Global Smart Infrastructure - A Smart Approach to Smart Cities in 2016

Global Smart Infrastructure - A Smart Approach to Smart Cities in 2016

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Executive Summary

The global smart city transformation is underway

Slowly but surely we are beginning to see a transformation take place in many parts of the world, as governments and councils realise they need to take a holistic approach to future citywide development. In Australia, for example, we see that Adelaide, Canberra, Newcastle, Lake Macquarie, Sydney, Ipswich and Sunshine Coast have all been identified as being among the leading smart cities. The Netherlands also has great examples of emerging Smart Cities including Amsterdam, Rotterdam, The Hague and Eindhoven.

While it can be difficult for councils to obtain funding for Smart City projects – there are many things that cities can do within their existing budget. Every city needs to develop its vision and leadership from the top down and requires a Smart Council to lead initiatives. Councils need to consider how one aspect of a Smart City can benefit another. For example, how can communication technologies such as WiFi, mobile broadband, apps, M2M, Internet of Things (IoT) and smart microgrids be used to achieve synergy or asset sharing?

Even more importantly, perhaps, is establishing community Buyin for Smart City projects. Directly engaging with citizens, businesses and others can establish the essential support required for developments and they can also assist in building business models that can lead to investment.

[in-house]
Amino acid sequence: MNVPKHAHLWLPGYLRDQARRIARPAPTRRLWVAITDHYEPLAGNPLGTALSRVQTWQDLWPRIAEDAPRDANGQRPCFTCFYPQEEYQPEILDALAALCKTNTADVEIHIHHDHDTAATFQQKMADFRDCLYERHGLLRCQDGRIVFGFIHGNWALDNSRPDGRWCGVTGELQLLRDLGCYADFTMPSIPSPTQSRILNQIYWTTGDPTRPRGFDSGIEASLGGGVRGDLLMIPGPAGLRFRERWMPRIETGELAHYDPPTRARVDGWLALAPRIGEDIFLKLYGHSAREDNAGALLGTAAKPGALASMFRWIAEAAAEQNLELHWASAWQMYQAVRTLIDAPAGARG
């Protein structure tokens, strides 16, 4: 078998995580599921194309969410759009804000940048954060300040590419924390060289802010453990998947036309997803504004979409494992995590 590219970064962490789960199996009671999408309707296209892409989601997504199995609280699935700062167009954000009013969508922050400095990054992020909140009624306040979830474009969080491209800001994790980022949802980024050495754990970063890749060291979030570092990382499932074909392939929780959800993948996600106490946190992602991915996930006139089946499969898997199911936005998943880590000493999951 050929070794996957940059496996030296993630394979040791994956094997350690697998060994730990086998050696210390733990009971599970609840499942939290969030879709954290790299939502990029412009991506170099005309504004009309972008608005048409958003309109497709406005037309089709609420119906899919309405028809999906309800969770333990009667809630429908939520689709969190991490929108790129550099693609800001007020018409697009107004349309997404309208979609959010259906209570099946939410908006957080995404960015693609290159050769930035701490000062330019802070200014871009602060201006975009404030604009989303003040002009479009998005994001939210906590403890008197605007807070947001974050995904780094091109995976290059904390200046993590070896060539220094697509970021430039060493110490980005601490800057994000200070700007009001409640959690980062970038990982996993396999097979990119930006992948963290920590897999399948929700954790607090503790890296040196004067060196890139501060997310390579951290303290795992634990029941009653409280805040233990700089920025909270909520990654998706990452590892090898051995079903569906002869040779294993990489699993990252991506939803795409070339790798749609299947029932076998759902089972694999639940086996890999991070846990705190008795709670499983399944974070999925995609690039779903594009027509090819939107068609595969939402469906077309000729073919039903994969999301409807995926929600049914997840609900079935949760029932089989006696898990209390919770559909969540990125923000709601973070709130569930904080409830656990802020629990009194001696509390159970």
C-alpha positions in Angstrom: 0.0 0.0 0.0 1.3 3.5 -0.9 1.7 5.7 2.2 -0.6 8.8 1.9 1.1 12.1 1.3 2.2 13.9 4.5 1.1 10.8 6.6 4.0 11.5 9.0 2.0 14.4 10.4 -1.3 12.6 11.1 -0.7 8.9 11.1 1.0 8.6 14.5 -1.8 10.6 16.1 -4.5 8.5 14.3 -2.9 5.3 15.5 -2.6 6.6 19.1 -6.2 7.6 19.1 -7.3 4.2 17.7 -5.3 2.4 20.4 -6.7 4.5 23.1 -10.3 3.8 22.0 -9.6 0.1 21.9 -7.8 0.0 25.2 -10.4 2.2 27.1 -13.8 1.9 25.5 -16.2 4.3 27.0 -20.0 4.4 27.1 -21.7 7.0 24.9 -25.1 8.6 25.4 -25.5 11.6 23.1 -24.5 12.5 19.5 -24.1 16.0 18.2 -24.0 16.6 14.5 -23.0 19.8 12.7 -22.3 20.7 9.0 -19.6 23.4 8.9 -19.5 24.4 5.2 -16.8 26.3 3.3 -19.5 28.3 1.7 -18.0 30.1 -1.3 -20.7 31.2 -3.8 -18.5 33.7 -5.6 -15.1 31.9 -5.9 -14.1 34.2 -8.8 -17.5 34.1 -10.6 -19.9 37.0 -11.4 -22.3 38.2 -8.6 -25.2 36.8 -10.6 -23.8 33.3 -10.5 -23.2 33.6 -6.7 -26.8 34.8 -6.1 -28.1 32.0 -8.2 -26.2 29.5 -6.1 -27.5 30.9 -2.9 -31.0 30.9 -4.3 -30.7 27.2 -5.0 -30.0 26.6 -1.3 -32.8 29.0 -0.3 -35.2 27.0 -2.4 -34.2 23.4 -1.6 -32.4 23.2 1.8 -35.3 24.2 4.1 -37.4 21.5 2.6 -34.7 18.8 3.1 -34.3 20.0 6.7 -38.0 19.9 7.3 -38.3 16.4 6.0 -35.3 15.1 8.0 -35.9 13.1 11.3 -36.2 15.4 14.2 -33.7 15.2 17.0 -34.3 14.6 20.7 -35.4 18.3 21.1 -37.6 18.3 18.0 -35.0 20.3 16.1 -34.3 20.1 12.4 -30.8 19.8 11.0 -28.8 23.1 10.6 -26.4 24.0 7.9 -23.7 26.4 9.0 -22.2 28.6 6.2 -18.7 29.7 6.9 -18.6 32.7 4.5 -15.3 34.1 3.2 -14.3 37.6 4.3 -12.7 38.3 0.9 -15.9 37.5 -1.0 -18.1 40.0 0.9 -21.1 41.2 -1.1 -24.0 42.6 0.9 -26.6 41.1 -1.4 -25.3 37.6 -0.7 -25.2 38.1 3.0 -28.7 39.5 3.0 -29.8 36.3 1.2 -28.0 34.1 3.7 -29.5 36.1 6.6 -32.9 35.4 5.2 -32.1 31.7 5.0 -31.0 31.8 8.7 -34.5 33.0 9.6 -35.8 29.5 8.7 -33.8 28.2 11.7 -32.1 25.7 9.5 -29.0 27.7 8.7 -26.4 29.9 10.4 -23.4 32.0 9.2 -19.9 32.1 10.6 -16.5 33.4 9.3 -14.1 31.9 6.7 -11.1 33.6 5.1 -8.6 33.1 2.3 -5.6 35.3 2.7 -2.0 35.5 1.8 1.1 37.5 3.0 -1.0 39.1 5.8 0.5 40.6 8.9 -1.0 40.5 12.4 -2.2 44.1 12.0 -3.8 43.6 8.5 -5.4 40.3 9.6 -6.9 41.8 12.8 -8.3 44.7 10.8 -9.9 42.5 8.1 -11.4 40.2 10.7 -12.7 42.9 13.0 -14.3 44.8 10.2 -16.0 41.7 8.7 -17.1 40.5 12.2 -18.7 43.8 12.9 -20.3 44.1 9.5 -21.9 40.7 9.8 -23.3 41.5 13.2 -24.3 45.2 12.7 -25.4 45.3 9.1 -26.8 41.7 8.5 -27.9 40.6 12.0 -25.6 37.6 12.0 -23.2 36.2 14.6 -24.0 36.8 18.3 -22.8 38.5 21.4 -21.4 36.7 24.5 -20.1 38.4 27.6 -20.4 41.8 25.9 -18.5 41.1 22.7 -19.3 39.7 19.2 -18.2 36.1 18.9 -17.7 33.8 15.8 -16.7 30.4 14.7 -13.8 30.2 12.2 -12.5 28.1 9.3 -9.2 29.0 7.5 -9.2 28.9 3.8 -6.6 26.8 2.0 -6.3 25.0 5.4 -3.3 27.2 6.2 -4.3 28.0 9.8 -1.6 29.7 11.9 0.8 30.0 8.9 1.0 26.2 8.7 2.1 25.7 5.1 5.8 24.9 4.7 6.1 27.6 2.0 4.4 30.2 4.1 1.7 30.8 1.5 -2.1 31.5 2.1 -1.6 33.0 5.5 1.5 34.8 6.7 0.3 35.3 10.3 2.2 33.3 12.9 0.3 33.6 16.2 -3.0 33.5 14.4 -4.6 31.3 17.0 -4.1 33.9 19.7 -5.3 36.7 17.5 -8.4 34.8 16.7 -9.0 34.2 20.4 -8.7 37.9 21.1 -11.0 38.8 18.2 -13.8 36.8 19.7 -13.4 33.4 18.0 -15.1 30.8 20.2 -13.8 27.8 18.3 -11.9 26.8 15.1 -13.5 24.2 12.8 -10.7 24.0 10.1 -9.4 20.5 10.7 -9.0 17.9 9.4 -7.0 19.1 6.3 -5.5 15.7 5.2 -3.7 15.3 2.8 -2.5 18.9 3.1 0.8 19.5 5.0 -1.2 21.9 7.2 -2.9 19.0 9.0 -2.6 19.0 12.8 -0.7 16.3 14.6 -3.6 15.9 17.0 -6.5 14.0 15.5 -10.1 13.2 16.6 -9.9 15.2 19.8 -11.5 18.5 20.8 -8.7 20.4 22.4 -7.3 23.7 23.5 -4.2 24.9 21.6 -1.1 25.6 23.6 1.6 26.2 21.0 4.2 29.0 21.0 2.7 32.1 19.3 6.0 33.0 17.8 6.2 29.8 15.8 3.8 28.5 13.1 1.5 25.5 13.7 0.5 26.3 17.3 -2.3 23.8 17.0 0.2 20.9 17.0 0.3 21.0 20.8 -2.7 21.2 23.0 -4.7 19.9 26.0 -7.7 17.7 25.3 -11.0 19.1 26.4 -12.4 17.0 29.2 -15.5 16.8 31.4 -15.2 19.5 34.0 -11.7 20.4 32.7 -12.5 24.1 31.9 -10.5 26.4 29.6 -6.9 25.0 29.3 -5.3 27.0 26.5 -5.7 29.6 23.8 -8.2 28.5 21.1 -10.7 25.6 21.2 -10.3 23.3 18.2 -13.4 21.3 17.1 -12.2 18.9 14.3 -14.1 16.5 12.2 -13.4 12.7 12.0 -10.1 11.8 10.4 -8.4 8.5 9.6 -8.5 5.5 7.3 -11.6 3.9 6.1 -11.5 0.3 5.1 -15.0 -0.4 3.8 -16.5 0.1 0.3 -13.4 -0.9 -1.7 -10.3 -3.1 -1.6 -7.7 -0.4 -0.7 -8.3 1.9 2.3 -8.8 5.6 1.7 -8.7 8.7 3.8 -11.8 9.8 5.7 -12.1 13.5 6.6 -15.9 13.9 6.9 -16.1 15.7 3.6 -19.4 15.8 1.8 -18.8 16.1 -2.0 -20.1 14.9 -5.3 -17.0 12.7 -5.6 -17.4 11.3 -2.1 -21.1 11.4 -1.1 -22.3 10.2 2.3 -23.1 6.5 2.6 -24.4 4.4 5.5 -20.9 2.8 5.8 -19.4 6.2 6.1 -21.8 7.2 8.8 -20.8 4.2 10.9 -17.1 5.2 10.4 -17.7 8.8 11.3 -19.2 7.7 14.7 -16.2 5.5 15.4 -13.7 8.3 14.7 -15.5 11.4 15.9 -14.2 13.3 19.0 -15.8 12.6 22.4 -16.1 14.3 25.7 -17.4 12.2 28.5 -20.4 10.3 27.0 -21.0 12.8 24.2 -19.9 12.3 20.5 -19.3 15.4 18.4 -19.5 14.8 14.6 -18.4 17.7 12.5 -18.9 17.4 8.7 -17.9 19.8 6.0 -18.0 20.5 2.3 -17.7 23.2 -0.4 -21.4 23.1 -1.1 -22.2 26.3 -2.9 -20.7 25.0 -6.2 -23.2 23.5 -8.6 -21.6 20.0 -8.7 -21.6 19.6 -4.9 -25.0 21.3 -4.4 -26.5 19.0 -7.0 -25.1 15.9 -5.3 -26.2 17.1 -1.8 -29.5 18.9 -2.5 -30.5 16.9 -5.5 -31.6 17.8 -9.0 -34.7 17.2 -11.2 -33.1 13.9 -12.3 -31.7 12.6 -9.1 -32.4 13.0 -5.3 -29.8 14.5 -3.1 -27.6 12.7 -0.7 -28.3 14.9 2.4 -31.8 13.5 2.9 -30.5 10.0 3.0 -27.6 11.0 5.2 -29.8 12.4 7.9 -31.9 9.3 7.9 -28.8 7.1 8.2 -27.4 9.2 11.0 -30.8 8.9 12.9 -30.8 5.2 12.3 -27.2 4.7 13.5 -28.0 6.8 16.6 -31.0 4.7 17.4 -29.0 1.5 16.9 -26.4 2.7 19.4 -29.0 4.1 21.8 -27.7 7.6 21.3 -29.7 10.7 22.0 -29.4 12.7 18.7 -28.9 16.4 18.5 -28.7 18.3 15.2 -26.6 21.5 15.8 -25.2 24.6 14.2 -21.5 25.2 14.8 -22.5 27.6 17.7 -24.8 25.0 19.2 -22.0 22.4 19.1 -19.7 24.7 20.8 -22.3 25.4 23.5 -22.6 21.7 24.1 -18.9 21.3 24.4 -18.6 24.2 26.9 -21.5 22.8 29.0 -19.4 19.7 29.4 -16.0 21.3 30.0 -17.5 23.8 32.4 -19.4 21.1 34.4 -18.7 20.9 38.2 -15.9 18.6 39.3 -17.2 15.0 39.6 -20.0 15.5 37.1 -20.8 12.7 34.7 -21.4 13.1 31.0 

For those operating in the telecoms sector – smart city developments offer enormous opportunities going forward. Billions of dollars are already being poured into the essential telecoms infrastructure and technologies required for smart cities. Implementing an holistic IoT infrastructure using sensors and M2M requires the heavy involvement of the telecoms industry. Establishing the networking solutions is also important and this is where developments such as LowPower Wide Area Networks (LPWAN) are being closely monitored.

To progress towards a smart city, local councils should lead the vision, set the strategy, and work sidebyside with their citizens, neighbourhood communities, businesses, local stakeholders and others. They need to abolish the internal silo mentality. Most of the political and financial powers still reside with state and federal governments and transformation is also often needed to create a better and more equal level of collaboration between all levels of government. As local councils still have a long way to go, state and federal governments will need to guide and support local councils in this complex transformation process.

Key developments:

As we look towards 2017 there are some great smart city examples emerging both nationally and internationally.

Stateoftheart telecommunications are vital to a city’s economic health and wellbeing.

Developments linked to Block Chain may be useful for Smart Cities and Smart Grids.

Smart cities present significant opportunities for telecoms operators.

In 2016 Alphabet (Google), Amazon, Facebook, IBM and Microsoft continue to show a keen interest in Artificial Intelligence developments.